I had given up all hope of spotting them and then out of nowhere they were in our front yard. We used this northern lights forecasting site and well as an app called Aurora. I am glad that I saw them and I can share with you that I wouldn’t waste money going on a tour to view the northern lights. To me they weren’t that impressive from the naked eye. Maybe if I knew a little more about my camera then I would be more amazed but who wants to be staring at their camera all night to get the best shot?

Check out Meg’s take on our adventure hunting the northern lights.

Have you seen the northern lights? What are your thoughts? 

Viewing the Northern Lights in Iceland
Northern Lights, Iceland

20 thoughts on “Viewing the Northern Lights in Iceland – Worth it or Not?”

  1. Great share…When we were there in September last year, I can say that we “saw them” but we definitely did NOT “experience them.”

    We were in Akureyri as well, and what we saw was a small showing of white lights. We only knew they were Northern Lights because they “danced” across the sky. Very faint, but they were there and so were we. ????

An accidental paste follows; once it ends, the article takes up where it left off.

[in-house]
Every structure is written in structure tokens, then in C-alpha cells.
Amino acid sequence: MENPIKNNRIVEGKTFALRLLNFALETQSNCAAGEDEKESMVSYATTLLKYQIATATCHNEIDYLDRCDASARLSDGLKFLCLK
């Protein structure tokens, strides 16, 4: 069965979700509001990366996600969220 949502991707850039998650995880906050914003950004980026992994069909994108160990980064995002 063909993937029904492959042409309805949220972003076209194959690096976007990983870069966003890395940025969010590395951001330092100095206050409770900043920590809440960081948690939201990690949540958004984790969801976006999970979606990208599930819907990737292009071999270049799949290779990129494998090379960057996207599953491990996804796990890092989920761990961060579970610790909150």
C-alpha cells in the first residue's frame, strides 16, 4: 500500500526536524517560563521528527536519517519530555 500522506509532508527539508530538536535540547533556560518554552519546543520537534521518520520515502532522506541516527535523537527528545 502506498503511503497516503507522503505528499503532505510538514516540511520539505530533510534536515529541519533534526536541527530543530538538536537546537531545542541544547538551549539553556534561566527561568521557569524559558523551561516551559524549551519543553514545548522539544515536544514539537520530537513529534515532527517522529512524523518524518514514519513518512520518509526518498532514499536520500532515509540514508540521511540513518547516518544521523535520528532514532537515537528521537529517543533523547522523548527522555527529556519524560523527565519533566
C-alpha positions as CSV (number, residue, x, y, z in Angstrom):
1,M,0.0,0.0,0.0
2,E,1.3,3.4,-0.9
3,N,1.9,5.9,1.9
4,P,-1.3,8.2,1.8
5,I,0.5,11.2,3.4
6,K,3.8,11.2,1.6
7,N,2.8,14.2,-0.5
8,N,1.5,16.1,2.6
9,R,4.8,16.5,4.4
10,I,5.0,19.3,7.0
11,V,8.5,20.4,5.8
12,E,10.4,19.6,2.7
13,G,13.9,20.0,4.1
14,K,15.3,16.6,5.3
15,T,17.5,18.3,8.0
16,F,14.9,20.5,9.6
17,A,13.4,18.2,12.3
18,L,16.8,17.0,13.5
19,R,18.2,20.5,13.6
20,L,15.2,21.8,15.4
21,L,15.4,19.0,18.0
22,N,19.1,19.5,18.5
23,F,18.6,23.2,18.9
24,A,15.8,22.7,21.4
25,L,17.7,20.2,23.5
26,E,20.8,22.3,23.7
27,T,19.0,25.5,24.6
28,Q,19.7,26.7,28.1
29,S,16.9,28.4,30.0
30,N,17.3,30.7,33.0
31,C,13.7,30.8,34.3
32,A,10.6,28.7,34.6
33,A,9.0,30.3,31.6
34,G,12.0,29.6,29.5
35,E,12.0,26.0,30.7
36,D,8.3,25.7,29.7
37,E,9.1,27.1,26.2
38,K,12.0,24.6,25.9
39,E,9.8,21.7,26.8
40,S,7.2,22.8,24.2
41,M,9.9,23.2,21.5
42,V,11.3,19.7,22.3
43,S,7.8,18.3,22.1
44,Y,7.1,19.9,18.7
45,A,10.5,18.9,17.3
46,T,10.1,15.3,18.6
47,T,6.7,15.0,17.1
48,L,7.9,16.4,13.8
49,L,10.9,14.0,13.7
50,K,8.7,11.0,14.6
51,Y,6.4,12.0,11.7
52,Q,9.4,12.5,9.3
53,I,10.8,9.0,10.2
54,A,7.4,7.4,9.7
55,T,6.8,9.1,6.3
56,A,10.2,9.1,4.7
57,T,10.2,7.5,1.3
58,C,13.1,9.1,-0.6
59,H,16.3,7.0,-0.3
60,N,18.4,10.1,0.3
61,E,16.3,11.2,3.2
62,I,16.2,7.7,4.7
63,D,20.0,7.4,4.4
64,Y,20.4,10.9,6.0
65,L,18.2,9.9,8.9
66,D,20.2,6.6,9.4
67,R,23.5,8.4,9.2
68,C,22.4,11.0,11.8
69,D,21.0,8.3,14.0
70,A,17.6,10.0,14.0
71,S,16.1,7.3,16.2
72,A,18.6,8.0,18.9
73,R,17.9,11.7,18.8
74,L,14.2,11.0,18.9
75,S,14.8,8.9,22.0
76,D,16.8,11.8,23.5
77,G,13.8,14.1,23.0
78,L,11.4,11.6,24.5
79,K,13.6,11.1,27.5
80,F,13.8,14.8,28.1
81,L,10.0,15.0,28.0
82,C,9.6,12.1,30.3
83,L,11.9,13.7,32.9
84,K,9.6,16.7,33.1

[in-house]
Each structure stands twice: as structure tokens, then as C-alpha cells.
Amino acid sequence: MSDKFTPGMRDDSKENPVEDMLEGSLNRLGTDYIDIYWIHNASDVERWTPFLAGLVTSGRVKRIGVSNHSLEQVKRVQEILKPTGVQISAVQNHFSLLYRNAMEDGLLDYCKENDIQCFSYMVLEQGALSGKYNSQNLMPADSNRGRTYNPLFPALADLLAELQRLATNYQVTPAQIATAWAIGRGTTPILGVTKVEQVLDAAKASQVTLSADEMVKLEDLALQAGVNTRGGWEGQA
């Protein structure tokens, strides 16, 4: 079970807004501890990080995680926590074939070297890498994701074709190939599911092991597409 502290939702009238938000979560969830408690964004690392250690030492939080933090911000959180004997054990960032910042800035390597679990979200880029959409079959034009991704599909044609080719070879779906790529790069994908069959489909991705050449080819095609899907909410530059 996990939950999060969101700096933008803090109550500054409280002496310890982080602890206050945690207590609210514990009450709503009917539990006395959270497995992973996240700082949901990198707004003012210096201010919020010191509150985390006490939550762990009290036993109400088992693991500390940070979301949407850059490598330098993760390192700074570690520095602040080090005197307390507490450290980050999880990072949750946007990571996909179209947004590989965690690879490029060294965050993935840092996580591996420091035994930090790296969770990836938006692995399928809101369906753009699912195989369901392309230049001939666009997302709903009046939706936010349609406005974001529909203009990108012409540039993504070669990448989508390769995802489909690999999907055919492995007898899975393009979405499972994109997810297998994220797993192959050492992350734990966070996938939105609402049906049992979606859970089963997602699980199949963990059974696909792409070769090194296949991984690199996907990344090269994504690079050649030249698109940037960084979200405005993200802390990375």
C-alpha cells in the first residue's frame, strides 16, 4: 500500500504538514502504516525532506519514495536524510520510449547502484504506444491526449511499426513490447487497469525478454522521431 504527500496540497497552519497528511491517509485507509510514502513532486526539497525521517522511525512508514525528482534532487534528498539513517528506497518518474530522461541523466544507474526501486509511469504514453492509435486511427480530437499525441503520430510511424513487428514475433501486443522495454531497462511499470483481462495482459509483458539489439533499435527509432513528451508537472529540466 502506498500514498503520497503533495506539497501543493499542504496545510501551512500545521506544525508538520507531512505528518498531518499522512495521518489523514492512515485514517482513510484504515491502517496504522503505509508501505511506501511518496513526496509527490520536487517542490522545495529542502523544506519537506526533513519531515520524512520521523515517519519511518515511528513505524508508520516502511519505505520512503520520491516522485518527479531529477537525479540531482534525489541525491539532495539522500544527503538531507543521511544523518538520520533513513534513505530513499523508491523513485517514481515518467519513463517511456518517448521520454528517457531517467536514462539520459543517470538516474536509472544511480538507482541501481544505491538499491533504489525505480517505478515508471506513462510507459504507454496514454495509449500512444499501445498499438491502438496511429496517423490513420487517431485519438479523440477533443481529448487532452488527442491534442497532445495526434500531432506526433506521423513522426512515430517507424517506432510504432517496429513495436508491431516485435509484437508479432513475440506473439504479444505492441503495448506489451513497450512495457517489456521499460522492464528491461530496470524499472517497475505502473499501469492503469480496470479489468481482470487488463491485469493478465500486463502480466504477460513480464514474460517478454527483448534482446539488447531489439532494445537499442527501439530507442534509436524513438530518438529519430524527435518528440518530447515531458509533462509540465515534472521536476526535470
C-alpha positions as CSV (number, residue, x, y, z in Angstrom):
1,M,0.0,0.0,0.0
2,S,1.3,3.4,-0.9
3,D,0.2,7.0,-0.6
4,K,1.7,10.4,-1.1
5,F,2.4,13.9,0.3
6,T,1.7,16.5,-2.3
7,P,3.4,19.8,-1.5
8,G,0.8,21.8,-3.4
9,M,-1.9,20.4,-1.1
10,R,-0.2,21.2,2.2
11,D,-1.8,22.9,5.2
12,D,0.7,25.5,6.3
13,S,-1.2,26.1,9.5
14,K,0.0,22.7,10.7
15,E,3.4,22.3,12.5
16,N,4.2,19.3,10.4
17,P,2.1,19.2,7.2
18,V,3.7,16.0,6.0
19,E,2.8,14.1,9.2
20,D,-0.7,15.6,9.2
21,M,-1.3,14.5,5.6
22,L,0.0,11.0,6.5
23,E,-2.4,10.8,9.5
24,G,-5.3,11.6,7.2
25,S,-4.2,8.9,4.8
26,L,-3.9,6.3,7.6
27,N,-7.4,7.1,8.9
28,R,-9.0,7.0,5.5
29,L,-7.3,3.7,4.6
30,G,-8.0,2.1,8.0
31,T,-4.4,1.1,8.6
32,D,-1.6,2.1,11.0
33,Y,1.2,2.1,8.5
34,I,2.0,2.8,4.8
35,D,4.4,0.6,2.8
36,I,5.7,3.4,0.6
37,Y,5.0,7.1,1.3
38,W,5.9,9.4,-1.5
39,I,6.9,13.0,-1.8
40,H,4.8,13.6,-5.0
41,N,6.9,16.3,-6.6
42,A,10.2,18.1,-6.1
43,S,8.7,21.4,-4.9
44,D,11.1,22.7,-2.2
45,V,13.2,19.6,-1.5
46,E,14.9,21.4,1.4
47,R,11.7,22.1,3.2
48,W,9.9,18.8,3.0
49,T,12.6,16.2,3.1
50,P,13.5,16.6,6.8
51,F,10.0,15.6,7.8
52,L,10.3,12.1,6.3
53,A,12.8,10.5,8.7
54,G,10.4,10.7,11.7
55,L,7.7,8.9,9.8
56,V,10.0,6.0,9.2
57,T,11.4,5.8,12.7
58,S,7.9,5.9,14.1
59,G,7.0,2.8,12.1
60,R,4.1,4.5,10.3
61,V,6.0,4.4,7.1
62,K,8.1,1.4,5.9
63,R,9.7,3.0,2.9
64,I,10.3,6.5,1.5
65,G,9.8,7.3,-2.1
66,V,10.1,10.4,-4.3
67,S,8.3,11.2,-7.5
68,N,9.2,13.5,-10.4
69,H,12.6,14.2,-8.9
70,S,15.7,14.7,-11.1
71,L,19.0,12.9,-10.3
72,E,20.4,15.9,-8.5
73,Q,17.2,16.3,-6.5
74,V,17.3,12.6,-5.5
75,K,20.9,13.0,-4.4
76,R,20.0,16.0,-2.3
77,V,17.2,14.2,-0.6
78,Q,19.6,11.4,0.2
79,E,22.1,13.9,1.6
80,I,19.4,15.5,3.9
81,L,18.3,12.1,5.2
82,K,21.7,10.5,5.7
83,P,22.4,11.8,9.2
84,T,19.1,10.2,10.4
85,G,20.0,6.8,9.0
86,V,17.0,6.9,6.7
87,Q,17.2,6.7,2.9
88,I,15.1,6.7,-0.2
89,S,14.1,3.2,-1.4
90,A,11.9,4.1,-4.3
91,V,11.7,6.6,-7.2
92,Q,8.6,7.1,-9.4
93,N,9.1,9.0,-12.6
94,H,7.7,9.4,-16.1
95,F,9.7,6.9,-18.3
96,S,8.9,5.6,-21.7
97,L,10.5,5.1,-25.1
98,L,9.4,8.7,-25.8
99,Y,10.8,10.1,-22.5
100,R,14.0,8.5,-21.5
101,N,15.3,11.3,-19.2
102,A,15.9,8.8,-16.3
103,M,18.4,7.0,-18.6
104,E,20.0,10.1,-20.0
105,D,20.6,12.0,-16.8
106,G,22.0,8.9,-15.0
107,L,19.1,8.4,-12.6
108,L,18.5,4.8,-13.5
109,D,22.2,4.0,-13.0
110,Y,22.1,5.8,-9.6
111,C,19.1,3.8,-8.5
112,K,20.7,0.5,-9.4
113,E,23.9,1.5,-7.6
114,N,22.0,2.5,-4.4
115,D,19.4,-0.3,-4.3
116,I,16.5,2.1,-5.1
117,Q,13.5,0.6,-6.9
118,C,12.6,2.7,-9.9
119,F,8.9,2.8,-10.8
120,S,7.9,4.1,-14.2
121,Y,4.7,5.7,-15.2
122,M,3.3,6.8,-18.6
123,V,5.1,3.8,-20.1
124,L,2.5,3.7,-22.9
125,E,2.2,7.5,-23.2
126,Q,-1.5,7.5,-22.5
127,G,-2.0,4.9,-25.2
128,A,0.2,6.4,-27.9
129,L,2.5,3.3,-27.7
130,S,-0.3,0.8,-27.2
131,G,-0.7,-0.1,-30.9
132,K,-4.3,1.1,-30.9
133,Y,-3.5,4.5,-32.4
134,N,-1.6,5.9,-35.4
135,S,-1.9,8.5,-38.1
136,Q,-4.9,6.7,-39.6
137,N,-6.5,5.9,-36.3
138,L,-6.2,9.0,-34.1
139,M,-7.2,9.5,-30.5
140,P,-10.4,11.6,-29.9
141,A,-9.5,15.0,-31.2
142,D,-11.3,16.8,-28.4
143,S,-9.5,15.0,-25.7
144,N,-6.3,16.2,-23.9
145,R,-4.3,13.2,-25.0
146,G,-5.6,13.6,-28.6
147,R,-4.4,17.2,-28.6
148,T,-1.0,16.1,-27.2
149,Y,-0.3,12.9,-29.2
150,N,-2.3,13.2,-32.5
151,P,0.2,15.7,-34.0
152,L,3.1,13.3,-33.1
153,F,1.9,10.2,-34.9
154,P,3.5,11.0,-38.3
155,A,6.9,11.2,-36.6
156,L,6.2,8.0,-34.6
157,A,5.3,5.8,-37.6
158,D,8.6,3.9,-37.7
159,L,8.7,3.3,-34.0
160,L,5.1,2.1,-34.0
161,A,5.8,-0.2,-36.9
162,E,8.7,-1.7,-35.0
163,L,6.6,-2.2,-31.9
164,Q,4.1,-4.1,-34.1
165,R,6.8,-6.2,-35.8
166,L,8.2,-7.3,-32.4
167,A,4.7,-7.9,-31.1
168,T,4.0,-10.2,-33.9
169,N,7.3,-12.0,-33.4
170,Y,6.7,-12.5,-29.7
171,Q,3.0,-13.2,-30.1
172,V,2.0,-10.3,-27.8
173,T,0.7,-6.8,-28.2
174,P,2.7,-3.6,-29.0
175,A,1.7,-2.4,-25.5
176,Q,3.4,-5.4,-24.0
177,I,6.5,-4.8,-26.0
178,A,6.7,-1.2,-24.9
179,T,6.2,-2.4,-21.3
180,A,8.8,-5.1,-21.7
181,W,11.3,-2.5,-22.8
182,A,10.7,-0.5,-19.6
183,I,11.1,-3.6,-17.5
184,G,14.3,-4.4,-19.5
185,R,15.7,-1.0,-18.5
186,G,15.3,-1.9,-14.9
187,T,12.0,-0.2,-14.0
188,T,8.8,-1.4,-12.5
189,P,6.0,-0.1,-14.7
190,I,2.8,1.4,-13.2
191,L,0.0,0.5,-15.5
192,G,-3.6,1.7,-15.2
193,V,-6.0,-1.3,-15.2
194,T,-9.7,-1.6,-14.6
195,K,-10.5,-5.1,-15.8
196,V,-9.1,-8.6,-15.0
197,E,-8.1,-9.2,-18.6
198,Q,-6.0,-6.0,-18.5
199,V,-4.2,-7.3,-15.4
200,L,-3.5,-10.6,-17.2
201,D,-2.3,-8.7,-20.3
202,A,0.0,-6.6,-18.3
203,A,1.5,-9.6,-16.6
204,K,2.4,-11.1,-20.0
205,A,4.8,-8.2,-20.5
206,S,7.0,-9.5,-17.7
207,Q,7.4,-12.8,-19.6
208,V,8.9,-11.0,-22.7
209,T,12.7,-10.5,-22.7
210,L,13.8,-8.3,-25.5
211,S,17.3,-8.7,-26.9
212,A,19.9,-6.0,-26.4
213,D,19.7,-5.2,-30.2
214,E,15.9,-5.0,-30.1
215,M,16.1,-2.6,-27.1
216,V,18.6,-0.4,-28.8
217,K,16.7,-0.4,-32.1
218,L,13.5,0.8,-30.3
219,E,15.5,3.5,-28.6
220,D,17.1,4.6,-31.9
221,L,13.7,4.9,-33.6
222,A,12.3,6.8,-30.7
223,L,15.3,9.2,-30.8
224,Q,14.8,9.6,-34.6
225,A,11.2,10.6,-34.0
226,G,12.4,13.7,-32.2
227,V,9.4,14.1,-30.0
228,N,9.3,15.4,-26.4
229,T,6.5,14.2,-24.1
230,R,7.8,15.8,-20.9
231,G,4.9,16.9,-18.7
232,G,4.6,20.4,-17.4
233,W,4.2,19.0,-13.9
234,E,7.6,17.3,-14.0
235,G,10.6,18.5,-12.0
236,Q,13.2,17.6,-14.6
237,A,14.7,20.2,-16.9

We are going back, hopefully next fall and I hope we have better luck. We are wanting to camp in the West Fjords.

    Thanks for keeping me entertained and educated about traveling…you are a ROCKSTAR!!!

    1. Thanks Janelle! You are the best. 🙂

      Definitely check out Grundarfjordur in the west fjords. It is where we stayed and where Kirkjufell is located. It was beautiful.

  2. Thanks for the real perspective! I bet a lot of people see manipulated photos on Instagram and then are disappointed by not being able to see the Northern Lights. Your struggles aside, looks like you had a fun trip with your girls!

  3. Thank you for sharing! It has always been a dream of mine to see the northern lights. I was even in Iceland last September but didn’t get lucky.